The brown dwarfs and the giant gaseous planets are bodies of hydrogen and helium that are too light to burn hydrogen in thermonuclear fusion. These bodies are supported by electron degeneracy pressure. With only gravitational potential energy to dissipate, the giant gaseous planets rapidly grow cold. The larger brown dwarfs, because of their greater mass and their ability to burn deuterium and lithium, remain warm longer than the giant gaseous planets, but they, too, eventually grow cold and dark.
The distinction between brown dwarfs and giant gaseous planets is technical: the former burns deuterium, and the latter does not. As a practical matter, however, the burning of deuterium does not have a big impact on the structure and appearance of brown dwarfs. The primary physics in both brown dwarfs and giant gaseous planets is their common chemical composition, the electron degeneracy pressure at their cores, and the absence of significant power generation. For this reason, theorists who study one generally study the other.
The articles given below are generally review articles of the physics. Much of the research is on the chemical composition of and the cloud formation within the atmospheres of these bodies. These calculations provide the direct link to the observations of these bodies. Because the first brown dwarf was observed in 1989, the bulk of the research on these objects is recent.
Two articles describe the physics of brown dwarfs and giant gaseous planets. The first, Theory of Low-Mass Stars and Substellar Objects (Chabrier and Baraffe 2000) discusses objects ranging from 1 solar mass down to the mass of Jupiter. This paper is concerned with the evolution, structure, and appearance of these objects. The second, Theory of Giant Planets (Hubbard, Burrows, and Lunine 2002), is more concerned with the evolution of the giant gaseous planets, although it includes the evolution of the brown dwarfs. The formation and evolution of Saturn and Jupiter are discussed in detail in this article. It also discusses the effect of stellar radiation on a giant gaseous planet, which is relevant for the extrasolar planets found orbiting close to their parent stars.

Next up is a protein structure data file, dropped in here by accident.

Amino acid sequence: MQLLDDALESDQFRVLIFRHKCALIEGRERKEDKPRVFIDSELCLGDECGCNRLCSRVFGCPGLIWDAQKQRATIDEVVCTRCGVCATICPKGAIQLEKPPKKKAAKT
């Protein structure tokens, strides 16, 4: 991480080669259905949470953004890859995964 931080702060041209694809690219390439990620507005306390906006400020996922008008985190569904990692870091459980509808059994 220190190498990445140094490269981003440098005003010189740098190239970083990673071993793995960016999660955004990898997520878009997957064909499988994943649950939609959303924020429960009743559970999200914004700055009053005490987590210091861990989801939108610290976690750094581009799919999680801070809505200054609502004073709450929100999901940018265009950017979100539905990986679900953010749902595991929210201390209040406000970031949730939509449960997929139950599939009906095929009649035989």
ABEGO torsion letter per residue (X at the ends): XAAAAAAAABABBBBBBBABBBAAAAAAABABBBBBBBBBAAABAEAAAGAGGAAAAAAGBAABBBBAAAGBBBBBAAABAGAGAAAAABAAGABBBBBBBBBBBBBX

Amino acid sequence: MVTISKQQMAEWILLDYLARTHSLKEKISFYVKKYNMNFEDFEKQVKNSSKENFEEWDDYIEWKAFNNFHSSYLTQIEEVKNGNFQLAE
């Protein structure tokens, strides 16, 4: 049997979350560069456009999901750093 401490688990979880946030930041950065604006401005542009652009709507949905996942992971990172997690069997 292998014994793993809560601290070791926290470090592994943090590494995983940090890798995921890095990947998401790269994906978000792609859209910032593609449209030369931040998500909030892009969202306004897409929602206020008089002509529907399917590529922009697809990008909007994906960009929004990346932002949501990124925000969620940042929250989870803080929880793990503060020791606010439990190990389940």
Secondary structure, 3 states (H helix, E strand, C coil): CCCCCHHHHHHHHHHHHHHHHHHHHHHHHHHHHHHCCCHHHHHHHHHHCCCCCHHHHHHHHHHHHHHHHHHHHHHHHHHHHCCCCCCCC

The atmospheres of brown dwarfs are discussed in Model Atmospheres of Very Low Mass Stars and Brown Dwarfs (Allard et al. 1997). The article discusses how molecules and condensates within the atmospheres of M dwarf stars and brown dwarfs affect cooling and create the spectra observed for these bodies.
The system for classifying stars by the line patterns in their spectra has been extended to the brown dwarfs with the introduction of the L and T spectral types. These two types are described in the article New Spectral Types L and T (Kirkpatrick 2005).
Allard, France, Hauschildt, Peter H., Alexander, David R., and Starrfield, Sumner. “Model Atmospheres of Very Low Mass Stars and Brown Dwarfs.” In Annual Reviews of Astronomy and Astrophysics, edited by G. Burbidge, A. Sandage, and F. Shu, vol. 35. Palo Alto, California: Annual Reviews, 1997: 137–177.
Chabrier, Gilles, and Baraffe, Isabelle. “Theory of Low-Mass Stars and Substellar Objects.” In Annual Reviews of Astronomy and Astrophysics, edited by G. Burbidge, A. Sandage, and F. Shu, vol. 38. Palo Alto, California: Annual Reviews, 2000: 337–377.
Hubbard, W.B., Burrows, A., and Lunine, J.I. “Theory of Giant Planets.” In Annual Review of Astronomy and Astrophysics, edited by G. Burbidge, A. Sandage, and F.H. Shu, vol. 40. Palo Alto, California: Annual Reviews, 2002: 103–136.
Kirkpatrick, J. Davey. “New Spectral Types L and T.” In Annual Reviews of Astronomy and Astrophysics, edited by R. Blandford, G. Burbidge, J. Kormendy, and E. Van Dishoeck, vol. 43. Palo Alto, California: Annual Reviews, 2005: 195–245.